Do you know what is Eco on Johnson's eco-friendly houseboat? Johnson’s environmentally friendly houseboat has an inboard engine (noise free-non-pollutant). The bathroom is fitted with a bio-tank. No plastic is sold on board. Power for the eco-friendly CFL lamps/bulbs and fan is derived from the boat’s engine using invertors/alternator method, with storage batteries

Solar panels – green wash?

Since the power can be derived from the engine itself, it does not make sense to buy solar panels. Its just additional expense. Some of the bigger companies put them in their boats to lead gullible tourists to believe its an eco-friendly houseboat. Its not. Its what they now call- green wash.

Eco-worthiness of an Alappuzha houseboat (Green palm certified, Gold certified etc.) is limited to what is viable here. The Government has finally woken up and installed waste disposal units – though there are still plenty of houseboats out there without licences and no waste or pollution control certificates.

All the staff who work on his boat hail from the villages off the backwaters. Newspaper clippings of climate change articles are kept on board to remind guests of its adverse impact.

Responsible tourism tips for a Kerala house boat tour

Johnson believes that tourism in any form is not environmentally healthy, whatever fancy words you cloak it in- sustainable tourism, responsible tourism, eco-tourism, et al. There is so much plastic being dumped into the backwaters in Kerala, that unless the government takes action soon, there may not be much of the beautiful lakes, lagoons, and waterways left in a couple of decades. Sadly, Kerala tourism or the Kerala government, as of yet, has not even introduced proper waste disposal units. On the other hand, the land value in Kerala’s backwater properties has gone up many fold since house boats started plying here. Many houseboat operators employ staff from the villages off the backwaters. So it has increased property value, and along with it, development of the villages. And of course, it has also generated employment.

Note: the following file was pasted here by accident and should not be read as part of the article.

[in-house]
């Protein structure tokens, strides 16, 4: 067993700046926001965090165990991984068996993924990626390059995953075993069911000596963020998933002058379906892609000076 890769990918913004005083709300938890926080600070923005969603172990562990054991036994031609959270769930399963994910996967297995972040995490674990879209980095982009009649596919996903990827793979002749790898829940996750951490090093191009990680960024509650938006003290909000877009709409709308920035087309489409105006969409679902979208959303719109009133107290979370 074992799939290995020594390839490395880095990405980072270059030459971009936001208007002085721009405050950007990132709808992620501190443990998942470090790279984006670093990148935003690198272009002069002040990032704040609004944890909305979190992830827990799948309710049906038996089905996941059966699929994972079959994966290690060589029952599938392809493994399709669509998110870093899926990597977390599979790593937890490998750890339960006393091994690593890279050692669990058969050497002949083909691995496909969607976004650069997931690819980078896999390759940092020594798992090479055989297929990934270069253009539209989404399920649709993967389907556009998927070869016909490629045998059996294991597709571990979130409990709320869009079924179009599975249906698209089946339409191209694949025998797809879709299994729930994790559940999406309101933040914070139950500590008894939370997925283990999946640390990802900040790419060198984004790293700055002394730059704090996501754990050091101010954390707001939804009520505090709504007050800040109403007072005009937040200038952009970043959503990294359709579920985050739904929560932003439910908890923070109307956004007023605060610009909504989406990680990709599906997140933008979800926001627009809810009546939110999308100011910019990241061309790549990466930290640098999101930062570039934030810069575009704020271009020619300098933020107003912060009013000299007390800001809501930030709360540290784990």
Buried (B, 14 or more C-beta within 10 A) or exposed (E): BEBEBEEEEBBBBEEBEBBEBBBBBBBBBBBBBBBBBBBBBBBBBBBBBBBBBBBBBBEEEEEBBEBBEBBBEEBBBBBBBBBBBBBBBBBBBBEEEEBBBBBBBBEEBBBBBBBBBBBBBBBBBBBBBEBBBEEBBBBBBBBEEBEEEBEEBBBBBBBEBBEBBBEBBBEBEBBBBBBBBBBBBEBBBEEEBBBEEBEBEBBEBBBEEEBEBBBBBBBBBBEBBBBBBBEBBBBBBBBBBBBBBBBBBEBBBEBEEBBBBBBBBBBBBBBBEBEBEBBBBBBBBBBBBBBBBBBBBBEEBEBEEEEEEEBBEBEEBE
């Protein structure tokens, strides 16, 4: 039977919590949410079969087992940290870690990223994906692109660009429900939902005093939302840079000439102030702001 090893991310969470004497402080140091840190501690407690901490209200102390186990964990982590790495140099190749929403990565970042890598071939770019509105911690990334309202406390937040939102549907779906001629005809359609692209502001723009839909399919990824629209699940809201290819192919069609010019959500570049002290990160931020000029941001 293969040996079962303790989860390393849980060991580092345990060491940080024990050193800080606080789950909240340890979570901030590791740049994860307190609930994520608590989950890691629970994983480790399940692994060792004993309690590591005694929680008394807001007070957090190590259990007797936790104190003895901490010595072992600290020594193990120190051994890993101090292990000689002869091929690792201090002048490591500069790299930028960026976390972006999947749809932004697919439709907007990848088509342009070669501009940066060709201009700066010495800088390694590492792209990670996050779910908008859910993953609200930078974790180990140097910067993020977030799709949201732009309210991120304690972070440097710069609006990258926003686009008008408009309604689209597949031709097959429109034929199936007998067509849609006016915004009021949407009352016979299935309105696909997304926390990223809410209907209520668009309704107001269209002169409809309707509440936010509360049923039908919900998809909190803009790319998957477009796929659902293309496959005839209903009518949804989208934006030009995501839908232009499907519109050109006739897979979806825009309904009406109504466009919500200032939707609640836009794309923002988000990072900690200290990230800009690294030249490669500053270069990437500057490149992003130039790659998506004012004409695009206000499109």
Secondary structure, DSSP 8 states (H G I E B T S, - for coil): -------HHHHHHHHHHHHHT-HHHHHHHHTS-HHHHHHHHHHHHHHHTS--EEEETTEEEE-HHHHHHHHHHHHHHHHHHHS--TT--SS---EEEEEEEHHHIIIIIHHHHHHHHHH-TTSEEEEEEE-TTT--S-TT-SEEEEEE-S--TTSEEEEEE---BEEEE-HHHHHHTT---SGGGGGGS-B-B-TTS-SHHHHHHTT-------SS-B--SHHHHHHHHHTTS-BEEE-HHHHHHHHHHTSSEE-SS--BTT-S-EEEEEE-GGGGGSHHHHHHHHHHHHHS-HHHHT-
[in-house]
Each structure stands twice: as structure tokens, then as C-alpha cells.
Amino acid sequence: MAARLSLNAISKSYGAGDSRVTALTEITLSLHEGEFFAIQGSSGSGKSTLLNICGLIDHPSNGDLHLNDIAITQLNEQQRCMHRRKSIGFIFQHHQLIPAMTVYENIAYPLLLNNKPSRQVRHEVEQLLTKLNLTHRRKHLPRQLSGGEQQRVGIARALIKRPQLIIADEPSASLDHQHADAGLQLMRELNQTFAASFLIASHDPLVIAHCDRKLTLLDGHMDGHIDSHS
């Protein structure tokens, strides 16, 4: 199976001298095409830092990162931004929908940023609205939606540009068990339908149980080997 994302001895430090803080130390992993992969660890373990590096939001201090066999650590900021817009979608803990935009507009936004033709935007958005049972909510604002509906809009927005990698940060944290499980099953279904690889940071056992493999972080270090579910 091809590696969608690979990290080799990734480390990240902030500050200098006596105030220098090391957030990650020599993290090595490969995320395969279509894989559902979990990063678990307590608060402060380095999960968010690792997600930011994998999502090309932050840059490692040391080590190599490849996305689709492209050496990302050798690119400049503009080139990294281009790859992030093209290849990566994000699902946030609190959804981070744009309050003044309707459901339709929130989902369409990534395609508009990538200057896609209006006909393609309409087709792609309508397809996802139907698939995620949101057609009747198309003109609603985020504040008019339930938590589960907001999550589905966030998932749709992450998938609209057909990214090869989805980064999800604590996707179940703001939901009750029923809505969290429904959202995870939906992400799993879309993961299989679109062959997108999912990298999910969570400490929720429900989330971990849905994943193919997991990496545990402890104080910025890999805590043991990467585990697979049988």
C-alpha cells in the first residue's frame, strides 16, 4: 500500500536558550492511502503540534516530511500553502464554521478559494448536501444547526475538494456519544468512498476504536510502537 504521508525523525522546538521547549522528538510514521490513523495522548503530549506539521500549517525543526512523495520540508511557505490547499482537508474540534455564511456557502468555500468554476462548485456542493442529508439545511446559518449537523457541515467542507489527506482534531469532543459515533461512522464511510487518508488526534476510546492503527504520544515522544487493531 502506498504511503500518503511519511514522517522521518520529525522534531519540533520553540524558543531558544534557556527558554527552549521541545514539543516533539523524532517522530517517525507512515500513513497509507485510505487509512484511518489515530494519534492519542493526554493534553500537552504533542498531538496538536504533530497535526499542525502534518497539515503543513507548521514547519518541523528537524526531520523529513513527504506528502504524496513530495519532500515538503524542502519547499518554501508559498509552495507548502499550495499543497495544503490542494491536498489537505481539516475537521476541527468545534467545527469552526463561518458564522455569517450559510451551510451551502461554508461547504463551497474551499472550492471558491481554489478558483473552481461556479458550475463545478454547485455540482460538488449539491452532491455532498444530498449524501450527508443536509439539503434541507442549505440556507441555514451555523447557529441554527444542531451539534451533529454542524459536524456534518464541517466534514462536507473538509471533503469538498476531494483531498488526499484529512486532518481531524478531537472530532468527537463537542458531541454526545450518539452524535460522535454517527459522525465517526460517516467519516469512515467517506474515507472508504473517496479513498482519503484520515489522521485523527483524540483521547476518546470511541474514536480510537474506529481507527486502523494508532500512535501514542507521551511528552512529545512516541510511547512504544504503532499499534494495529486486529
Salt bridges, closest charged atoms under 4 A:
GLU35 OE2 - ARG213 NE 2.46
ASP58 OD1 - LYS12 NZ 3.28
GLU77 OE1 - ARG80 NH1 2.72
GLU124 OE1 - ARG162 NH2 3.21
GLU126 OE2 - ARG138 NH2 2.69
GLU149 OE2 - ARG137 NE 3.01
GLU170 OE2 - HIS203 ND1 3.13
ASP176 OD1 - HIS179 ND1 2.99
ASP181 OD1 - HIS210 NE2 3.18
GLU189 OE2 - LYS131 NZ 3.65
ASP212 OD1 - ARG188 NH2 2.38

Here are tips on how to be a responsible tourist on a Kerala houseboat cruise

Do not throw pens or sweets to children along the backwaters, even if they come scrambling up along the canal banks shouting for it. Why teach children to get something for nothing, at an early age.

Try to be a little subtle or less obvious while taking photographs of the villagers. How would you like it if a tourist visiting your country takes snaps of you hanging out your washing, or going about your daily chores in your home..

Insist on your houseboat operators to provide drinking water in cans. It is available now. Some let their staff sell plastic drinking water bottles to their guests to make extra money...

Dress responsibly. While sunbathing or swimming, do it in places where it is less populated.

Johnsons Column on Alleppey backwaters pollution.

Some of my guests point out the environmental degradation (inspired by some guide book author) of Kerala's backwaters caused by pollution of houseboats. While it is true, has anyone thought about the amount of plastic that goes to the lakes of Alleppey or the countryside in India through tourists' penchant for plastic drinking bottles? Many guesthouses and houseboats including mine offer hygienic drinking water in cans where guests can refill their plastic bottles. However not many bother to do it. Yo, while I am at it, how about the 350 years of industrial revolution in the western world that is causing climate change in the world, and continue to do so? Should not everyone be more concerned about that than a small corner of India??